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About admin

Maria Esposito has a degree in Health Science: Nutritional Therapy BSc (Hons); Dip. A.E.T.; is a NAET (Nambudripad’s Allergy Elimination Techniques) practitioner and she is a qualified Craniosacral Therapist. She has worked in complementary therapy since 1990 in various clinics in London. She has worked as a Nutritional Therapist since 2001, and as a Craniosacral Therapist since 2011. She is an NLP practitioner which she now combines the tool from the course into her craniosacral work. She is also an Angel Guide Certified for distance healing work, combined with NLP tools. She works by using a combination of all her training and experience that she has accumulated during the past 26 years. She has a certificate of meditation practitioner/teacher. She is still curious about life and especially one’s spiritual life, which she feels has an immense impact on people. The more she learns about spiritual life, the more she feels that as humans, we know little. She runs courses for Craniosacral Therapists and anyone who is interested in healing; She has been working with babies with craniosacral therapy and she now runs workshops for craniosacral therapists to teach how to work with babies. She has co-run a community clinic for 2 years till 2020. She also works with children with NAET and craniosacral therapy. Her client’s testimonial shows how dedicated and passionate about health and the well-being of her clients she is.

How to reduce your cholesterol with natural products and foods

  • Fibers – increase your green leafy vegetables, such as Cos Lettuce, heart of Romaine, grated carrots, spinach, slightly cooked broccoli and kale, asparagus, Jerusalem artichokes; grated raw beetroot, artichokes, porridge. Soaked linseed oils, pumpkin seeds and sunflower seeds, avocadoes. Raw vegetables in general. Garlic and onions, reduce sugar, reduce or eliminate red meat in general, reduce cheese. Reduce alcohol as that will put pressure on your liver and the liver is the one that needs to eliminate the cholesterol from the blood, or make proteins to take out the cholesterol from the blood stream.
  • Supplements: Ginger, turmeric, fish oil or algae oil, linseed oil, red rice yeast extract, liver support such as milk thistle, dandelion, glutathione complex, methylated supplements in general. Artichoke supplements, dandelion supplements, phytosterol in supplements, garlic.

Lifestyle change: walk everyday for at least 30 minutes a day, cycle, swim, run, do any classes that will increase the heart rate a little and uses the muscles. Hiking is also good, as it is in the open and is a slow exercise that can use the fat in the body if is a long distance, eg. 11 miles or so, if you can.

© Maria Esposito BSc (Hons) R-Nutritional Therapist – NAET for allergies – R-Craniosacral Therapist – NLP – Angel Guide Certified – Mindfulness –

Gilbert’s Syndrome what is it and what you can do about it?

Gilbert’s syndrome (GS)

GS is another possible reason for IBS. If you have this genetic predisposition, it means an enzyme in your liver is genetically lacking or impaired. Bilirubin is formed in the liver by the breakdown of hemoglobin cells, and is an orange-yellow color (commonly known as red blood cell breakdown)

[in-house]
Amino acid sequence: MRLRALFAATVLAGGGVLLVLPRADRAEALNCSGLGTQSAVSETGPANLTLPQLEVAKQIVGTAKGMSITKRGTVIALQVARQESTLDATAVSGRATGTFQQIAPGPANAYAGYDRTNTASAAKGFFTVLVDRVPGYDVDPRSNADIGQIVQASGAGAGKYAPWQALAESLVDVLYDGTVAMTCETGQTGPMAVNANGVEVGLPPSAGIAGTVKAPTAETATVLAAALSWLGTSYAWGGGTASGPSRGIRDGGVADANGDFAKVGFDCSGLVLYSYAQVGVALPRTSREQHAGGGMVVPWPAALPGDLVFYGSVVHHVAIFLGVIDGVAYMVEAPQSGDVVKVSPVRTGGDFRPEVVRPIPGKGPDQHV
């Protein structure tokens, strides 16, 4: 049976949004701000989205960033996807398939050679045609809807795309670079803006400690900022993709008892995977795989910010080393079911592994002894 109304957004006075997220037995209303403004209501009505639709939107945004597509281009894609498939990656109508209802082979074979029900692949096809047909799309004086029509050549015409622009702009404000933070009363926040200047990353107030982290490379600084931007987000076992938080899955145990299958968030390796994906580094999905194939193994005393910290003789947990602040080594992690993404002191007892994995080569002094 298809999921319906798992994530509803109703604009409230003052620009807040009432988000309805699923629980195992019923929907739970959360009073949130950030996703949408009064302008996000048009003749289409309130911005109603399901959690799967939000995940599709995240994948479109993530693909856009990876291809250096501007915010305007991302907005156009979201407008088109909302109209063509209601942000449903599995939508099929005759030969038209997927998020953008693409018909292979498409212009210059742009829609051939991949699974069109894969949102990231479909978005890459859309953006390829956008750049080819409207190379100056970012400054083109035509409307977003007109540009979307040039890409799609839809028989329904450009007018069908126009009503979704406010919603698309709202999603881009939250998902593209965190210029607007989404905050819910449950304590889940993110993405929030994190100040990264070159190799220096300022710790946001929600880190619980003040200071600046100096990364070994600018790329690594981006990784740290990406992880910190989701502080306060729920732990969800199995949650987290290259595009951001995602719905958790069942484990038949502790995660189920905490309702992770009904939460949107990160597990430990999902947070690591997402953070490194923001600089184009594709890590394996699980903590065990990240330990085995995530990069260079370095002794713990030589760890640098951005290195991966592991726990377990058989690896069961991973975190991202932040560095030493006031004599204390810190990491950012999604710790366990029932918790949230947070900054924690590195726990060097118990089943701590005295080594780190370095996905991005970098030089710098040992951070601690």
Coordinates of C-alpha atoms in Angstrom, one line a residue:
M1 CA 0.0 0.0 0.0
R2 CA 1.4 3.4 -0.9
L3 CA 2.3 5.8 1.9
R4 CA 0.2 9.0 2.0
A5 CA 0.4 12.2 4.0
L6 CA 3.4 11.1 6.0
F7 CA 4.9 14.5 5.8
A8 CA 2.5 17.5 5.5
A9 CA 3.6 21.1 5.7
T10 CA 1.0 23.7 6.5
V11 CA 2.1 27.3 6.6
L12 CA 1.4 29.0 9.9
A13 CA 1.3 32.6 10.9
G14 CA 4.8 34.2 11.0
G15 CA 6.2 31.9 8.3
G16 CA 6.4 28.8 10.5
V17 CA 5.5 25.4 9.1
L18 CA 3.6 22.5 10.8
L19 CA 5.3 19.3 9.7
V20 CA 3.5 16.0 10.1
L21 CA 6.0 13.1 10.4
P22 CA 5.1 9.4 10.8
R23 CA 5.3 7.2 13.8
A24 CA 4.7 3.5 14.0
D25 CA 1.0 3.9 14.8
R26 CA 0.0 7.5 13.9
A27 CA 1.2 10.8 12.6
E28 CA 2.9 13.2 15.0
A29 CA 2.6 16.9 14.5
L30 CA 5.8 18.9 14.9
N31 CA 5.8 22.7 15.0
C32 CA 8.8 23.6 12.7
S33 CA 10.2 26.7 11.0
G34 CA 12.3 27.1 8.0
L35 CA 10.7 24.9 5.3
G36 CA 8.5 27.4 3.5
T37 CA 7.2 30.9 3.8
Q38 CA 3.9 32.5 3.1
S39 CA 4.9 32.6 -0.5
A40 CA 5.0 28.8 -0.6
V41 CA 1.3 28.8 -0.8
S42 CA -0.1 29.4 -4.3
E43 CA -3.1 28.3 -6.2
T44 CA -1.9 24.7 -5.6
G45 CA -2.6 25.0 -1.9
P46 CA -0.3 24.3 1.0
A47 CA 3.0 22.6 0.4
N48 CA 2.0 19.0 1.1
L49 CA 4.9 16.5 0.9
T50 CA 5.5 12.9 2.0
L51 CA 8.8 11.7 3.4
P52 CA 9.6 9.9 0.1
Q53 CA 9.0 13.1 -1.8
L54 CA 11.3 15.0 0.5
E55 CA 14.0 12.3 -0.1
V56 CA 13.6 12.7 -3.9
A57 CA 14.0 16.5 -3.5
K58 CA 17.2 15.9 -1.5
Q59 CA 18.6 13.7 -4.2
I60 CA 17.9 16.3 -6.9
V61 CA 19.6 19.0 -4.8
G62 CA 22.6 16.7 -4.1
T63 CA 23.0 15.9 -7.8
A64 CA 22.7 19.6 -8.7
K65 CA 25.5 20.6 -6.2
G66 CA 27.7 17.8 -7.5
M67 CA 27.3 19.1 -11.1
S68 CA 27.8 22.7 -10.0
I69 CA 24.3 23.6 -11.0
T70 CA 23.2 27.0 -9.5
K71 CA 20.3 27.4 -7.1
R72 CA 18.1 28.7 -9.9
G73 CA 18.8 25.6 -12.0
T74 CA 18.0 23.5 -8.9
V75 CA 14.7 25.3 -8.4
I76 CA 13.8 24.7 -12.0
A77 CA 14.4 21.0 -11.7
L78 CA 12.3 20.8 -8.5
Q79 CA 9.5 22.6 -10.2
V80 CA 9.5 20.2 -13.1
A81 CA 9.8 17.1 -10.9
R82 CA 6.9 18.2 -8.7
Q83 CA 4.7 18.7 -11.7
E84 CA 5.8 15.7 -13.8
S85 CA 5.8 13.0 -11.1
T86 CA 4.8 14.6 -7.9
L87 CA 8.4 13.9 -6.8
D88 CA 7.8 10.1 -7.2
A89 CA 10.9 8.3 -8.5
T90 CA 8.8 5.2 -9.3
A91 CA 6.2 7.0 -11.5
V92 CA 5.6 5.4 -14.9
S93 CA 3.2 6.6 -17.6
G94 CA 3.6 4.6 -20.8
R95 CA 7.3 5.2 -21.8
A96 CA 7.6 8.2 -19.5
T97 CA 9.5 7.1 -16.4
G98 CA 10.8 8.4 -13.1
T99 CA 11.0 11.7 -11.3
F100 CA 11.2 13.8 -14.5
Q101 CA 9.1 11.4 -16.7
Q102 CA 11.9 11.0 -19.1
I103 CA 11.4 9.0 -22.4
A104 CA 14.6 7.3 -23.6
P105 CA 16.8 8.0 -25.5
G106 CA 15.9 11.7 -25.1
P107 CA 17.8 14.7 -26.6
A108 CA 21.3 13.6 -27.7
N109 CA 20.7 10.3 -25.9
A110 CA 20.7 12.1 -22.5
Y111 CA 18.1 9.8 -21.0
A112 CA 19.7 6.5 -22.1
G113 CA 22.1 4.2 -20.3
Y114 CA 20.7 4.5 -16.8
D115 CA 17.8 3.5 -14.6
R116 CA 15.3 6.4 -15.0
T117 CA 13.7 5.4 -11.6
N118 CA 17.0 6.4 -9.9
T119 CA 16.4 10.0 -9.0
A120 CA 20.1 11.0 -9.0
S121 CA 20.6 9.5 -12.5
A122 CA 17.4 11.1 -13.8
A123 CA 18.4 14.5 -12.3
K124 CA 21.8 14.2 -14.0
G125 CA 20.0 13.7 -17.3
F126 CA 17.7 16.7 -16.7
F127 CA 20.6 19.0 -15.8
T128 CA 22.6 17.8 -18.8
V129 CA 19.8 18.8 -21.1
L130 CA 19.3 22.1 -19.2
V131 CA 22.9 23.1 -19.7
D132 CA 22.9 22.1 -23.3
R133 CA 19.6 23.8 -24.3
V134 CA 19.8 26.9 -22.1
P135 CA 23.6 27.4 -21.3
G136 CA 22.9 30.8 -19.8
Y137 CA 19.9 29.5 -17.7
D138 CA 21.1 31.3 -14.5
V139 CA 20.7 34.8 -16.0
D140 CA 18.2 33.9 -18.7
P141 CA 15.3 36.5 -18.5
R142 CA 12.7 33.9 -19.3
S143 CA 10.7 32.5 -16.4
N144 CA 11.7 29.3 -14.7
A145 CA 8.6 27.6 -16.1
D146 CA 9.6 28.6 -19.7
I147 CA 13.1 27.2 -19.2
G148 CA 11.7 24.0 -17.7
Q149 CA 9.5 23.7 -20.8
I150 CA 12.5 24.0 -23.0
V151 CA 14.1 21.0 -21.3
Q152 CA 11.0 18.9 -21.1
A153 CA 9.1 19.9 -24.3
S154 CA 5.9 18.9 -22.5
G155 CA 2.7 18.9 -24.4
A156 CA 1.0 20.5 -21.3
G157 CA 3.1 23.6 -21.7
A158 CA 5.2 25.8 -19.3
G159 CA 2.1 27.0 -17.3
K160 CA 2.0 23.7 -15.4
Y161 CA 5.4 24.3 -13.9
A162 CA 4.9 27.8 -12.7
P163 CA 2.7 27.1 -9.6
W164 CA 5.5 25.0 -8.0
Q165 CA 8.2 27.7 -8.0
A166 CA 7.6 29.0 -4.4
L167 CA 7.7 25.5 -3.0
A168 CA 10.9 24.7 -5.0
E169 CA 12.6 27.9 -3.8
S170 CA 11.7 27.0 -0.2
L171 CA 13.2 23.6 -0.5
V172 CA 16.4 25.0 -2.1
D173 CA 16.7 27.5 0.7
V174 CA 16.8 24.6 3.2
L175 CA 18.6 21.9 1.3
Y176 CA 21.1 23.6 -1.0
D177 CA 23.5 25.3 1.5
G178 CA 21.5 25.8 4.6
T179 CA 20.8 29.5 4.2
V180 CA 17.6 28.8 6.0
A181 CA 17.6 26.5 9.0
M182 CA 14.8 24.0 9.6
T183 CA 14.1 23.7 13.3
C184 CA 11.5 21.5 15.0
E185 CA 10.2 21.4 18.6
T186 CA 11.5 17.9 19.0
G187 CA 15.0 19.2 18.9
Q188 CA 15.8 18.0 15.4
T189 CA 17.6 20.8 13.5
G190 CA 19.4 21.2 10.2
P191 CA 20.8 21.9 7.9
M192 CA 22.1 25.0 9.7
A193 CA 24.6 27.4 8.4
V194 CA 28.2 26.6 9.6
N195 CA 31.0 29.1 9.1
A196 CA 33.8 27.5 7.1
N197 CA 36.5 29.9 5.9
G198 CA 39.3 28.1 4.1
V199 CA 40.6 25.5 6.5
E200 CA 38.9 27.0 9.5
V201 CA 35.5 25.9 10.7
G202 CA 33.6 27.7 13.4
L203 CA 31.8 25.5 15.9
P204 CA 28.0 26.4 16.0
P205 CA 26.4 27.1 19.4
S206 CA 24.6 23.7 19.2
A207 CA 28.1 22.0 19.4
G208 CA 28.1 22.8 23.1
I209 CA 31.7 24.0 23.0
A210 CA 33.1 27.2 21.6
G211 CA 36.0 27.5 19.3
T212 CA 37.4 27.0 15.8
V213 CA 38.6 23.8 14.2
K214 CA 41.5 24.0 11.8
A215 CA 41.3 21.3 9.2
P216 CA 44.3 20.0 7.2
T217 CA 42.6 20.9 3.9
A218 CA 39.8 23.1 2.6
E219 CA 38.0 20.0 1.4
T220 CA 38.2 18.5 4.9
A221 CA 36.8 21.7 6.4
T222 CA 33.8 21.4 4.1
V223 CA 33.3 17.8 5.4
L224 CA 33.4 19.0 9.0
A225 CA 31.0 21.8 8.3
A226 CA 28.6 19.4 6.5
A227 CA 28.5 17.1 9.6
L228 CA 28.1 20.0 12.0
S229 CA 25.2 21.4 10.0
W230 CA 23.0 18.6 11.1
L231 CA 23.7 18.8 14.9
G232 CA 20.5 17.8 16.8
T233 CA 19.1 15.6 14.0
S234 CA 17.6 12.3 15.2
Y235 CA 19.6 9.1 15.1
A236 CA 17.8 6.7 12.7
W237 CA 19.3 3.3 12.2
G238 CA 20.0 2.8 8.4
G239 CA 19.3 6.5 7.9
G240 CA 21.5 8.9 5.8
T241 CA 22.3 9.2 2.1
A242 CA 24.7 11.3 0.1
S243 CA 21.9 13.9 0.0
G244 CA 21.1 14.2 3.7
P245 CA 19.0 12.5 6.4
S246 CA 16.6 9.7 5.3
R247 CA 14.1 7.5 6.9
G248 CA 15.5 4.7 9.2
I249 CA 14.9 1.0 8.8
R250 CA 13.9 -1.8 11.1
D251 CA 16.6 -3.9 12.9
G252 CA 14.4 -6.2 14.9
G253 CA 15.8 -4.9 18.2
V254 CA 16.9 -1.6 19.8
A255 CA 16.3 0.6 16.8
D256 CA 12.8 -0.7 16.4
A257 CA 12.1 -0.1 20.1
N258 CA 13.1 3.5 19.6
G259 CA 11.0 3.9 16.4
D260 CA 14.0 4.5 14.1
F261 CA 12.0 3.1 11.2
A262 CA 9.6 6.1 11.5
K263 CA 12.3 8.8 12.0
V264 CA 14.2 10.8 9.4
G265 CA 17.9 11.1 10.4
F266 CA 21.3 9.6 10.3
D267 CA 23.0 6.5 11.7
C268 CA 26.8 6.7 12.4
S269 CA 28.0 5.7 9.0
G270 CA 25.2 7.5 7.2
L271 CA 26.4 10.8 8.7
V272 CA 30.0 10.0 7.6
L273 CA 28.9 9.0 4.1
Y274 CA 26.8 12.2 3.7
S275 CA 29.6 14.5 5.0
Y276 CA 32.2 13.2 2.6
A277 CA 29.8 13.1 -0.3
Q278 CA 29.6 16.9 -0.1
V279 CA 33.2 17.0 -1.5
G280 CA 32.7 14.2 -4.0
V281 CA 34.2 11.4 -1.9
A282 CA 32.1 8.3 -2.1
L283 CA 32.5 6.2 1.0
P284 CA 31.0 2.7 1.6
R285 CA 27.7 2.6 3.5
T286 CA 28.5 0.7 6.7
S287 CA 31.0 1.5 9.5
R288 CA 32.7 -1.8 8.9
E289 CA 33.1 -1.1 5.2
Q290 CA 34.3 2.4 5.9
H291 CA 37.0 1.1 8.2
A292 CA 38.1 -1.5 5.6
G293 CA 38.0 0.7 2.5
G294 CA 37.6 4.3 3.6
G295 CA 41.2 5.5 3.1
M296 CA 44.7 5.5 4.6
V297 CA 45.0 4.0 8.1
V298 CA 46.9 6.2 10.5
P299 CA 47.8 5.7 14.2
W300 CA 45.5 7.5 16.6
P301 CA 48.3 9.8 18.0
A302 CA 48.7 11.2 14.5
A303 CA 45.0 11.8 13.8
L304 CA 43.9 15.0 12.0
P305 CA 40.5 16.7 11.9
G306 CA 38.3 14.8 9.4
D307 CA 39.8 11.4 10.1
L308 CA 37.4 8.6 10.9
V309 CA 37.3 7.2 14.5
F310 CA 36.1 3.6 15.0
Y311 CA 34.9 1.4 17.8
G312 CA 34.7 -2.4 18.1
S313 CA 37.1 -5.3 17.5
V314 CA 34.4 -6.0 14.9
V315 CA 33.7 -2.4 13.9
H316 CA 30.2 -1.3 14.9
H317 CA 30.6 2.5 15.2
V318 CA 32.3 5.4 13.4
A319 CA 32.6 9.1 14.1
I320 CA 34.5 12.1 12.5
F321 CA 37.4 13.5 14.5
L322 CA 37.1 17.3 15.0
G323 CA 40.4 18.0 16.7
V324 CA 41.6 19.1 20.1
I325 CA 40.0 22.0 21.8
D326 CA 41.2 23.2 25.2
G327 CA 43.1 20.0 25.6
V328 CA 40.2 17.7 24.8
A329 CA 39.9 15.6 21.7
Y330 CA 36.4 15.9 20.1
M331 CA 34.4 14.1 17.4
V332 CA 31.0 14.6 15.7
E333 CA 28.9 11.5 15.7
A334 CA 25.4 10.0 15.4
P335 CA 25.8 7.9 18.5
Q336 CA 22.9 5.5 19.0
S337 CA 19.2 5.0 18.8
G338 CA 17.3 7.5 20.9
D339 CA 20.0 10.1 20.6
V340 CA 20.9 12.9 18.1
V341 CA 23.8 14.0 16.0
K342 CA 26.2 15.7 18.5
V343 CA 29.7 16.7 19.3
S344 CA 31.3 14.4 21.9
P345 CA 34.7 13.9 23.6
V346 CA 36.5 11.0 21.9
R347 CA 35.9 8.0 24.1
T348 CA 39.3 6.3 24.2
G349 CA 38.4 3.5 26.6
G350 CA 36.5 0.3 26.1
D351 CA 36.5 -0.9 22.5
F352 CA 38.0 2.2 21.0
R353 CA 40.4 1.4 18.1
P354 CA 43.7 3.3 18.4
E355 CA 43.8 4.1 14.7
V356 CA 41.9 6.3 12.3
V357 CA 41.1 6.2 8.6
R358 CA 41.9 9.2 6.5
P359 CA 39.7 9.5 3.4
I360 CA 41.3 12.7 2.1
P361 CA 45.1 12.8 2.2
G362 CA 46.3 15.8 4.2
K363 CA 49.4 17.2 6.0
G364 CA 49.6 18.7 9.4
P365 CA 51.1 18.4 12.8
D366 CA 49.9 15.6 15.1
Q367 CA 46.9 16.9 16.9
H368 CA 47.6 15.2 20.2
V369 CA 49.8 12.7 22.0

Bilirubin needs to be conjugated with another component in the liver in order to be eliminated wither via urine or feces. If you have this genetic predisposition and you are on a diet that is not appropriate for you, as well as under stress and/or taking any extra medication, then you might get a build-up of bilirubin in the blood stream. If you have GS, then you may notice a yellowing of the white part of your eyes, or in some cases yellowing of the skin. This condition can be worsened by stress, drinking alcohol, eating too much sugar, too much caffeine, chocolate, too many nuts, fried food, junk food, fizzy drinks, having a menstrual cycle, or taking drugs or medications, paracetamol or the contraceptive pill, or any other form of hormones, can all increase your bilirubin level leading to a possible increase of allergies. This condition is usually non-harmful, if is controlled well with the diet and your diet is adjusted appropriately i.e. low in toxins.

It can, however, become a problem if there is an overload of toxins, with an increase jaundice and possibly brain fog. I have this condition in my family and it can become dangerous if not enough attention to the diet and lifestyle is paid. The mild hyperbilirubinemia can have an antioxidant effect, as it is a scavenger of reactive oxygen species. This reduces the oxidative stress in your cells and blood stream, hence reducing damaging of your cell, and vascular cell membrane, hence reducing arteriosclerosis, which is a problem in ischemic heart disease and diabetic vascular complications.  

GS can be diagnosed by a doctor who will test the total unconjugated bilirubin, and if it is high for no other medical reasons, then you know that you have it and if is higher than 25 might be causing your IBS symptoms.

My dietary suggestions with GS are to drink plenty of water (up to 2 liters a day or till your urine is clear in color instead of yellow), eat meals with lipid in that, as that will reduce bilirubin level, as it needs fats or lipid to be excreted. Do not fast for long. Eat something or another every 3 to 4 hours (fish is really good, eggs as well), with plenty of vegetables, olive oil, avocadoes, and glutathione supporting vitamins for the support of the liver detox, as well as take dietary supplements such as probiotics and glutamine to repair your intestinal tract. Sunlight breaks down excess bilirubin from your skin naturally so it is worth getting some sunshine as well.